Reader Brian Masinick had this experience to share: "I originally started with Kubuntu 12.04 Daily Build from a 02/25/12 build. A couple of times, I ran into intermittent issues where dialog boxes would appear, indicating that some back end feature in the Plasma desktop (usually indexed searching) was not working properly. Very early in my testing cycle, the Rekonq Web browser also malfunctioned, but by release it was working great and most of the dialog warning and error boxes disappeared. I ran into another problem when my final upgrade, bringing me to the 04/24/12 release was ready. Unplanned, and without any warning at all, the default desktop changed from the way I had it set up, which was with the Classic Style Menu and the classic, traditional "K" menu, rather than the classic slab menu. But when I started, I was greeting with a netbook-oriented Activity Style View! It actually worked without any issues, but it took me a couple of days to locate the System Preferences Menu in the Activity View. Once I was able to locate it, I was able to change back to the Classic Style View, and moreover, I was able to use a combination of traditional KDE work spaces and mix in the Activity Views as well. I view the combination of traditional work spaces and activities as a great advantage. I suspect that the reason that the final installation update configuration defaulted me to the Activity View was because I am using a laptop computer, albeit a large 17" display laptop, which I always use as if it were a desktop, not a laptop at all. After all, this beast, while a mobile computer, is hardly a laptop - I call it a mobile portable; it's heavy. I can, yes, I really can, put it in my lap, but it's sure a lot easier to use when it's on a movable stand, card table, or other fixture, rather than on my lap! For me, then, the Kubuntu 12.04 installation and configuration, upgrading from the daily builds to the final release, had some real surprises in it. My personal opinion is that for upgrades, whatever configurations were previously used ought to remain the default. If it REALLY wants to alter the appearance and function that much, it should at least allow you the choice to make that change or retain the previous behavior. Being able to change it back, but having to research in order to even locate the setting, at least to me, is a significant regression in friendly user behavior. Since KDE gives you the choice, at least make that choice obvious. The intermittent dialog box errors still seem to occasionally appear, so there are still some Plasma infrastructure issues looming beneath the surface. Perhaps they are artifacts from the transition from daily builds to release. If that's the case, then the transition configurations are defective and should be fixed. I'd give the overall experience a "B" grade. Once it's actually running, it runs quite well; it can be quite disconcerting to unexpectedly encounter the behaviors that I've mentioned, and that's the reason for a "B" instead of an "A" grade."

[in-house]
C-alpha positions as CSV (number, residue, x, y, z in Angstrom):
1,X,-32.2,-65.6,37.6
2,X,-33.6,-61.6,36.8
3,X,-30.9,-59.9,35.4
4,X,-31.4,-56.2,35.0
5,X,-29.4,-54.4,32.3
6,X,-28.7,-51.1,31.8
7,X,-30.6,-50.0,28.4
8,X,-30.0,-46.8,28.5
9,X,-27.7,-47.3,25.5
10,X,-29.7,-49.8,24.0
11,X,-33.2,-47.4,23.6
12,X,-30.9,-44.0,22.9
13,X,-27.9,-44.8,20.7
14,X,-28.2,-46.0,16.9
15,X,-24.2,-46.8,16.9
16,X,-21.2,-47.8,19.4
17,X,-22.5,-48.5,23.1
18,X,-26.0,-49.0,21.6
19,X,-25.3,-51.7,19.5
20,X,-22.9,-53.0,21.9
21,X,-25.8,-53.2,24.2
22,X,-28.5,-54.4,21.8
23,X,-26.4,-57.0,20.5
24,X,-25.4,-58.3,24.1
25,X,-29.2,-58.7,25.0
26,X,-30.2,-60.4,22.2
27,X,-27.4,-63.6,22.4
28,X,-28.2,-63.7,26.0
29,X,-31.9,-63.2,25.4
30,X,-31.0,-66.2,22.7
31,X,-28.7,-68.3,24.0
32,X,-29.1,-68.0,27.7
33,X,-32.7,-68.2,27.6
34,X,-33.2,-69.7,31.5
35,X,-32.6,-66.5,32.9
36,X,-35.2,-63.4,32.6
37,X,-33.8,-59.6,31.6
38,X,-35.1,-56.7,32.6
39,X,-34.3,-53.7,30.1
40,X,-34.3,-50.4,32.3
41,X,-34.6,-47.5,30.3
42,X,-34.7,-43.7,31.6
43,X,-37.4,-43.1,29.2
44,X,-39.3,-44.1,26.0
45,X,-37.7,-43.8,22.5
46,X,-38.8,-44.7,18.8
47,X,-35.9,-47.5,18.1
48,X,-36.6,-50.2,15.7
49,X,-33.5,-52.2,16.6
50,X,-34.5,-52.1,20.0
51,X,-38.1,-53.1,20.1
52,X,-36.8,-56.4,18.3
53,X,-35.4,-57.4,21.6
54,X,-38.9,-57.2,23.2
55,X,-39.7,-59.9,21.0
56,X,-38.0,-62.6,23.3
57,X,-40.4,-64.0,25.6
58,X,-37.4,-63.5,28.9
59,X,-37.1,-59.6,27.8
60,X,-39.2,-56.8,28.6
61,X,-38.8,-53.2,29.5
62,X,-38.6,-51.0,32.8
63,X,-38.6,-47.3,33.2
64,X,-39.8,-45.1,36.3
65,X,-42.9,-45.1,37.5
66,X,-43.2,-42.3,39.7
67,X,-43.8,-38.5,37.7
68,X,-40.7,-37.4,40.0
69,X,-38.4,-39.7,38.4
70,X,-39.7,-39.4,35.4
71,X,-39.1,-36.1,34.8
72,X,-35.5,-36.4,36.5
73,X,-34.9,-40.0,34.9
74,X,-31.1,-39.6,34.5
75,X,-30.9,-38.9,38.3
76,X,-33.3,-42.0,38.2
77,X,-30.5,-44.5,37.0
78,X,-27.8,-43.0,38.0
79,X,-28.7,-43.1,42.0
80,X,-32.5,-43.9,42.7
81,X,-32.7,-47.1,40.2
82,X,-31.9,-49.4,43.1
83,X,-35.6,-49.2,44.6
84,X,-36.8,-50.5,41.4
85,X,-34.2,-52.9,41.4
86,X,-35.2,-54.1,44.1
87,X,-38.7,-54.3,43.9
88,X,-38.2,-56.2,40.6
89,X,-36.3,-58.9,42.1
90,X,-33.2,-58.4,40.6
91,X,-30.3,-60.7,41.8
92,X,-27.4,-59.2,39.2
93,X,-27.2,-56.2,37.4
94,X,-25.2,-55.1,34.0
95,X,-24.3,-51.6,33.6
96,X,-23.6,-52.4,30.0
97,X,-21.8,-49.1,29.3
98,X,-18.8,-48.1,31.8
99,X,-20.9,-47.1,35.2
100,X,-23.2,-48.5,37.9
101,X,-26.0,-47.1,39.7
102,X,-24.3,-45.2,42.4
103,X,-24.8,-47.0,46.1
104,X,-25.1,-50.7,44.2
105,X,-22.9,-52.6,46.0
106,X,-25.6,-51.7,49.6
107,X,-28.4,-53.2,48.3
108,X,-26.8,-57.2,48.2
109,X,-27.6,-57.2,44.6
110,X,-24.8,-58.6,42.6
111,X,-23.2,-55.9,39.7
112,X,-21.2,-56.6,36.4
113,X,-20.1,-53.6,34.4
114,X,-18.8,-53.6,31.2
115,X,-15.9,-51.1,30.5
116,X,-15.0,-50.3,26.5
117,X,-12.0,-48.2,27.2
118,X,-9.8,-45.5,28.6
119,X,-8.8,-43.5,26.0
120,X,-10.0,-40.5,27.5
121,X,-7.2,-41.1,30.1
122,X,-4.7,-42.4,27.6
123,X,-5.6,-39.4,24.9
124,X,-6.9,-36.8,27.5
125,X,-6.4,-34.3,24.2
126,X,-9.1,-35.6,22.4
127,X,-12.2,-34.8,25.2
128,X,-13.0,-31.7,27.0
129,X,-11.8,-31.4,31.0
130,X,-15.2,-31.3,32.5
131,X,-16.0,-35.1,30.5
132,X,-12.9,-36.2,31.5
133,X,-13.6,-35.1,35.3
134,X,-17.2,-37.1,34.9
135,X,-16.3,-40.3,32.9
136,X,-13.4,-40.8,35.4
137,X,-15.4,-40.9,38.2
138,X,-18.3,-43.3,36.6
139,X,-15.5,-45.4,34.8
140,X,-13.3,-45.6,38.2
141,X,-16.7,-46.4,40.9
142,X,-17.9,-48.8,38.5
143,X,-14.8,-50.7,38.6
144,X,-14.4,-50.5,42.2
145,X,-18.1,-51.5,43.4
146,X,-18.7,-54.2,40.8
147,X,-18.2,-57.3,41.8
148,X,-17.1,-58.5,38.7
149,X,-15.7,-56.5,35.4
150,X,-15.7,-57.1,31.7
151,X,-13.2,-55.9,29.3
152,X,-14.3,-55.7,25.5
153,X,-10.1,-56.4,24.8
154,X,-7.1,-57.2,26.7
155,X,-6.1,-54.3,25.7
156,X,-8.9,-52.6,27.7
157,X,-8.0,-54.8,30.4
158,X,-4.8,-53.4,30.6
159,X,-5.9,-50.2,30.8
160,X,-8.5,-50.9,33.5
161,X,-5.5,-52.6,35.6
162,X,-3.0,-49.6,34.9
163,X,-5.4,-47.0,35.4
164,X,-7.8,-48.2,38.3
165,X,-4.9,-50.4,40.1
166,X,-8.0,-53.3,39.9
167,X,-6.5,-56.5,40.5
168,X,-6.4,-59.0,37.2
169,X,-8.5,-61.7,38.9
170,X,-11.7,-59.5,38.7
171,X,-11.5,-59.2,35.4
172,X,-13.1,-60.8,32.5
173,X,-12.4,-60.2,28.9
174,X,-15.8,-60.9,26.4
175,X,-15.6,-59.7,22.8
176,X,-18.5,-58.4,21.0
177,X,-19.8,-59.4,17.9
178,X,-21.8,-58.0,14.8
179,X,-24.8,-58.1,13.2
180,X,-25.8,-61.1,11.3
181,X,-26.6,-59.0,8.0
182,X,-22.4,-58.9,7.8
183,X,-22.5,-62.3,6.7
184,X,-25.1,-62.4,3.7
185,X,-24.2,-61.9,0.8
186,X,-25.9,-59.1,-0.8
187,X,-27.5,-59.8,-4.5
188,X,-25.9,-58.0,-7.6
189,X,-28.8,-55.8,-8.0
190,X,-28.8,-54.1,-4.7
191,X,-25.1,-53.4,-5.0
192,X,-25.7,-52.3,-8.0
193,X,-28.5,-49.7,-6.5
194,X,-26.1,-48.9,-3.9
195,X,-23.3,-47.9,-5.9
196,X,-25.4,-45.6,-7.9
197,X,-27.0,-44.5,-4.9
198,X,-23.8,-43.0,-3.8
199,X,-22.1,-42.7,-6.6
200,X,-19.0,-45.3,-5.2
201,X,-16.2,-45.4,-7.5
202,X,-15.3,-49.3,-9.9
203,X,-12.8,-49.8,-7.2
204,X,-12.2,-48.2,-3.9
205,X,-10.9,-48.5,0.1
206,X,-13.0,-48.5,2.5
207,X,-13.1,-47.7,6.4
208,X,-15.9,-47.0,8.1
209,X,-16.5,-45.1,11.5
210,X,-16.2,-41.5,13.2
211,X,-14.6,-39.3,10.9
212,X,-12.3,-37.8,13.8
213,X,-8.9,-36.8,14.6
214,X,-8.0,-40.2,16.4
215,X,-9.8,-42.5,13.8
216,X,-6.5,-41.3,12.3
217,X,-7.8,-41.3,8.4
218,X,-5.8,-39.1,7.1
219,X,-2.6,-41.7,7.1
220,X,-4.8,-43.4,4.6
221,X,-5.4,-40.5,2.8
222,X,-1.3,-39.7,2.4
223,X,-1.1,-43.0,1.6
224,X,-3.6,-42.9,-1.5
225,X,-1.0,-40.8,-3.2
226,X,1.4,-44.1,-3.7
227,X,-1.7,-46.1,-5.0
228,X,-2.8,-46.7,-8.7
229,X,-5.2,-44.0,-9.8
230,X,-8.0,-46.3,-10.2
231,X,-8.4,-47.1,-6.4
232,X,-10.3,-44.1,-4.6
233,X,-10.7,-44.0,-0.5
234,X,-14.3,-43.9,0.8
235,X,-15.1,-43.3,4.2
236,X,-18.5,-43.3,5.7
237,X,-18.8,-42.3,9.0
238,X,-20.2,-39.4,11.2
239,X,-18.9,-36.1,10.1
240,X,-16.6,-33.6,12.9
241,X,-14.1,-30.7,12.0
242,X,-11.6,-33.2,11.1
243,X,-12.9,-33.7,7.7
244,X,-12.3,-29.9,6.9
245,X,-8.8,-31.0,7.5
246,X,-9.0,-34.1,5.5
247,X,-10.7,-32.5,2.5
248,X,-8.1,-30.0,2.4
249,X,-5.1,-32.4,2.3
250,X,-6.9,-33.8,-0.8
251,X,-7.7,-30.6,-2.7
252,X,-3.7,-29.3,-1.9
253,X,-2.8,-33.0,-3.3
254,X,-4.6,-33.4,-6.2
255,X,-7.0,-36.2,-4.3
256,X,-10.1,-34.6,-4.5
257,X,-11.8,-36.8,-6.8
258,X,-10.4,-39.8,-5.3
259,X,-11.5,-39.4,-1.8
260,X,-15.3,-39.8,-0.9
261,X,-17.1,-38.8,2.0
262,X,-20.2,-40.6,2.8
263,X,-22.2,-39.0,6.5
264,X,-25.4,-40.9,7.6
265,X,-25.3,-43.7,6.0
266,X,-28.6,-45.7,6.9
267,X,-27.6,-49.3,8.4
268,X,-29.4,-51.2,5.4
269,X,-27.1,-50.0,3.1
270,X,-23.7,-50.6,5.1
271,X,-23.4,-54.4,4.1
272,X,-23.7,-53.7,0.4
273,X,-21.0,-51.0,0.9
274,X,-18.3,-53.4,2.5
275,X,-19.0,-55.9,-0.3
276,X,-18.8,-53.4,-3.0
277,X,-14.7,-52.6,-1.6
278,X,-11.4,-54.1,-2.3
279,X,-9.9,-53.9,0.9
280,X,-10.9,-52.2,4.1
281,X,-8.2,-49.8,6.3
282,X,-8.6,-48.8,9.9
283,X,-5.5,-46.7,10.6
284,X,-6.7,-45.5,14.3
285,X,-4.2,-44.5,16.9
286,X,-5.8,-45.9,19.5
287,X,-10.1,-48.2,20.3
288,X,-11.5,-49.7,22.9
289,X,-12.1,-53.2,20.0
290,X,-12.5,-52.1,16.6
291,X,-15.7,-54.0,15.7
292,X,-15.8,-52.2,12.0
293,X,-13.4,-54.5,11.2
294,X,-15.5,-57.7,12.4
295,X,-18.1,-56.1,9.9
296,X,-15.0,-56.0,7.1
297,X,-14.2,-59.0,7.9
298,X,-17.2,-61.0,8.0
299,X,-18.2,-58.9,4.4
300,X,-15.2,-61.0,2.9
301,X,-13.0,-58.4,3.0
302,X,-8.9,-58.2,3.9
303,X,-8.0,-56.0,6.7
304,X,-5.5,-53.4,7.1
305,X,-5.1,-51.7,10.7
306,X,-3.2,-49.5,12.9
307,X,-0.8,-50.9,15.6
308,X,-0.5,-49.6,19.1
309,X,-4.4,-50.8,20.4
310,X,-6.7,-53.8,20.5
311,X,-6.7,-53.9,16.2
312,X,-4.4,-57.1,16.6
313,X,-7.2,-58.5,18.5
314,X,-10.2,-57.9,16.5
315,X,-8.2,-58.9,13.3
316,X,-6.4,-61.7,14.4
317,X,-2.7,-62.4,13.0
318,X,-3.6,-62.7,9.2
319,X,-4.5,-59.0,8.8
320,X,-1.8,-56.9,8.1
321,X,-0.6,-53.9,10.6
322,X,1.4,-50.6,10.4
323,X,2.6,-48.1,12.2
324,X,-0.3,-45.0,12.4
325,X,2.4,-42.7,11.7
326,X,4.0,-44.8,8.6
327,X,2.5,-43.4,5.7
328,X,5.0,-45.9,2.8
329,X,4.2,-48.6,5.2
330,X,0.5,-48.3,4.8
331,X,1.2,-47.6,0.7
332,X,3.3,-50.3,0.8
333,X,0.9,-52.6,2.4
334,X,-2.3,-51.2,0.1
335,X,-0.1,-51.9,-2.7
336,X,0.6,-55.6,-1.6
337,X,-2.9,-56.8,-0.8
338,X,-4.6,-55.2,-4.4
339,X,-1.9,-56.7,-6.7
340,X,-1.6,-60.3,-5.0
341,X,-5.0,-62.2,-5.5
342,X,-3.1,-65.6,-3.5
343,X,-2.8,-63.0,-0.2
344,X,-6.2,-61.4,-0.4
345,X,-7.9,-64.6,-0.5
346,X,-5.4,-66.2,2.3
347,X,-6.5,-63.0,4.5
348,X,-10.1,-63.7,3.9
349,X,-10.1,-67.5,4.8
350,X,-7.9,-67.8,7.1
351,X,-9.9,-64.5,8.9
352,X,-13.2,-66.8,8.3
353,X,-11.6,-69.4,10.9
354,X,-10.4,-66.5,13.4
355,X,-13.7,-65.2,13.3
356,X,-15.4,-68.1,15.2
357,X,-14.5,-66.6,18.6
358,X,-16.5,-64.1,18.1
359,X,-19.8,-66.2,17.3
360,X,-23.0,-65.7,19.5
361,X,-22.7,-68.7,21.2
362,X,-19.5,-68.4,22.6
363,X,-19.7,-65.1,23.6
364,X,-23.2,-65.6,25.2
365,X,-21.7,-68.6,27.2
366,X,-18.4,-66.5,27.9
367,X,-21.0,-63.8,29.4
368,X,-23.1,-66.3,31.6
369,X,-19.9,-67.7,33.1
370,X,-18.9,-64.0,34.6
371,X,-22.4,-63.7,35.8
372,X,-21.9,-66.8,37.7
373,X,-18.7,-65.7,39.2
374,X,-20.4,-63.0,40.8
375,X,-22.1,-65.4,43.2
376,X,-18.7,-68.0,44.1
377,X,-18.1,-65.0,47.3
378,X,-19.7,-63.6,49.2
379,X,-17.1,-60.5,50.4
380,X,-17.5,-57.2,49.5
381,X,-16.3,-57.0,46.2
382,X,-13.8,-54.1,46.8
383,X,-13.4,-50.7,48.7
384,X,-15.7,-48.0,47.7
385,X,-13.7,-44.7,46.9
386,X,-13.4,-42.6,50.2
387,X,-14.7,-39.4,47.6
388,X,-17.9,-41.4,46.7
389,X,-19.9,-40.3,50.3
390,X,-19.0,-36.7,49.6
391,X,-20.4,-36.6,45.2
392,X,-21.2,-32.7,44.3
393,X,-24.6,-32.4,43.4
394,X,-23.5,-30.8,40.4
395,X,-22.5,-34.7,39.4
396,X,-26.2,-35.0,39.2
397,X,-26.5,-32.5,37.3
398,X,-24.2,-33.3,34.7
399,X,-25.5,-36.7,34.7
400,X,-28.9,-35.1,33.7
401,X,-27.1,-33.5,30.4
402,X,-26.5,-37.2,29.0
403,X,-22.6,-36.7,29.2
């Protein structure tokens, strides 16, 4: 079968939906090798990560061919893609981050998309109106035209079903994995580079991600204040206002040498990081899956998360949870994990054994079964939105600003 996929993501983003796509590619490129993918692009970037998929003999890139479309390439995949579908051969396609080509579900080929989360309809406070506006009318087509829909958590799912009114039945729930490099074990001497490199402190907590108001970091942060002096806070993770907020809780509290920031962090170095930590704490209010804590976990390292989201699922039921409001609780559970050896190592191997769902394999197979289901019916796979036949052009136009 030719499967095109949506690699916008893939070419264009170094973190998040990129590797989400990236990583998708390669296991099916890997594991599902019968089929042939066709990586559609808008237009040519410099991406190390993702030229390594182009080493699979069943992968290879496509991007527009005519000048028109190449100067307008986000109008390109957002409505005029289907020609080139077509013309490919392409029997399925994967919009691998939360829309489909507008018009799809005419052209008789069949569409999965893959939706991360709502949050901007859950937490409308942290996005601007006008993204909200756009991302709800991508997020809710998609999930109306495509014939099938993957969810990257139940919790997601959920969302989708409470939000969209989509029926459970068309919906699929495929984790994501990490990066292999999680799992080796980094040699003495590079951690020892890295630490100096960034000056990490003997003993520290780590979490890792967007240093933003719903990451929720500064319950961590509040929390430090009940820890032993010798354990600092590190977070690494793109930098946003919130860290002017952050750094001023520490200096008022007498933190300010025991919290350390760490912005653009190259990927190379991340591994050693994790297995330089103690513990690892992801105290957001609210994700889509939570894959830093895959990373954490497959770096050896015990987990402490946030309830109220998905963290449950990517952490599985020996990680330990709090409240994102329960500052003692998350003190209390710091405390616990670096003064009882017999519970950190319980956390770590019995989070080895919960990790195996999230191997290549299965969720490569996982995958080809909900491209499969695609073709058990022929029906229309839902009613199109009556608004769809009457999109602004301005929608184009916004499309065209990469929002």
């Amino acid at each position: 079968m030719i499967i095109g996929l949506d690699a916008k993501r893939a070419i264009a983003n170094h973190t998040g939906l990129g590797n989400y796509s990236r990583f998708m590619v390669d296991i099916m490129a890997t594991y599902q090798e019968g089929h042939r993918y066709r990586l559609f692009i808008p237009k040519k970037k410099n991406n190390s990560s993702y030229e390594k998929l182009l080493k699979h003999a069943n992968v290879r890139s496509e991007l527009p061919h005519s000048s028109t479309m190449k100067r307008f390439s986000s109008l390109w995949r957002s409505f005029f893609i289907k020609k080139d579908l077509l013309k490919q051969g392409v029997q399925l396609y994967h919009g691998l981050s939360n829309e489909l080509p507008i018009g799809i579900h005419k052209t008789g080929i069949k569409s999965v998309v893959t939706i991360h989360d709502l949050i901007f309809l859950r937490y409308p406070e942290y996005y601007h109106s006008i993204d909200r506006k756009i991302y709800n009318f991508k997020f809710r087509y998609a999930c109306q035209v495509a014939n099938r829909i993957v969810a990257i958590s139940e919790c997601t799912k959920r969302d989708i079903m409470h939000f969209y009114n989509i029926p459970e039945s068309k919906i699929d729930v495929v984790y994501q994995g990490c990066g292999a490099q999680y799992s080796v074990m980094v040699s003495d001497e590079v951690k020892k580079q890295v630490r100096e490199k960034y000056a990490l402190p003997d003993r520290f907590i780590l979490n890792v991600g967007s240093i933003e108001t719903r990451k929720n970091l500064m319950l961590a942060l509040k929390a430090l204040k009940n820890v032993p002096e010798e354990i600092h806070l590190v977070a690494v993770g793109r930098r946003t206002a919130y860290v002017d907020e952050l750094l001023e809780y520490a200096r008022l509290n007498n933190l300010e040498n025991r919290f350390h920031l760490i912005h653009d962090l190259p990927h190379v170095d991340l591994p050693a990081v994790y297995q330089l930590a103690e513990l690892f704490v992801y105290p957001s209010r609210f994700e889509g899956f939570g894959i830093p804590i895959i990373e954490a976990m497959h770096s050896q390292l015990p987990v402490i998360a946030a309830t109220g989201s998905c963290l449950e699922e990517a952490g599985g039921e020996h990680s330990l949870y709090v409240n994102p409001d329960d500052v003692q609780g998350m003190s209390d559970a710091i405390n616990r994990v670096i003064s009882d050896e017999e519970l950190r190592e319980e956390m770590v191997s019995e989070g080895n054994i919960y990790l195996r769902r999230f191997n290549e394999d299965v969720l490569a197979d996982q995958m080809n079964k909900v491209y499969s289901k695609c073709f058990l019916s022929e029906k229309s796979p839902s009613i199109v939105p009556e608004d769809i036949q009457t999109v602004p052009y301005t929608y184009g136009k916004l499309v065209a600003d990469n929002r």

Thanks to all those who commented on this past week's posts. This coming week, I don't have anything planned, and I may not be able to write anything anyway because I will be quite busy with exams and other work. Anyway, if you like what I write, please continue subscribing and commenting!


Review: Kubuntu 12.04 LTS "Precise Pangolin"

Main Screen
Well, it's that time of the year again. Canonical just released the spring editions of Ubuntu, Kubuntu, and Edubuntu (and with those have come releases of the officially-recognized derivatives Xubuntu, Lubuntu, and Mythbuntu). Today, I'm reviewing Kubuntu, for a few different reasons.

The first is that this is the last version of Kubuntu that will be officially maintained by Canonical. After the announcement about that over a month ago, the future of Kubuntu appeared to be in flux, but thankfully an announcement was made a few days ago that Blue Systems, the maintainer of Netrunner and primary sponsor of Ubuntu-based Linux Mint with KDE, would also sponsor Kubuntu and would take a couple developers from Kubuntu who were previously at Canonical.
The second is that this is a long-term support (LTS) release, and as this is still going to be supported by Canonical, that means this version will get 5 years of support. To match that, Kubuntu needs to be quite stable and bug-free, so I want to see how well that works out.
The third is that I am looking to replace Linux Mint 9 LTS "Isadora" GNOME with something that will in all likelihood be based in some way upon Ubuntu 12.04 LTS "Precise Pangolin". I want to see how this version of Ubuntu can fill that role.
The fourth is that this is the 500th post on Das U-Blog! I think that warrants a pretty big review like this one.

I tested the 64-bit edition of this as a live USB system made with MultiSystem. Follow the jump to see what it's like.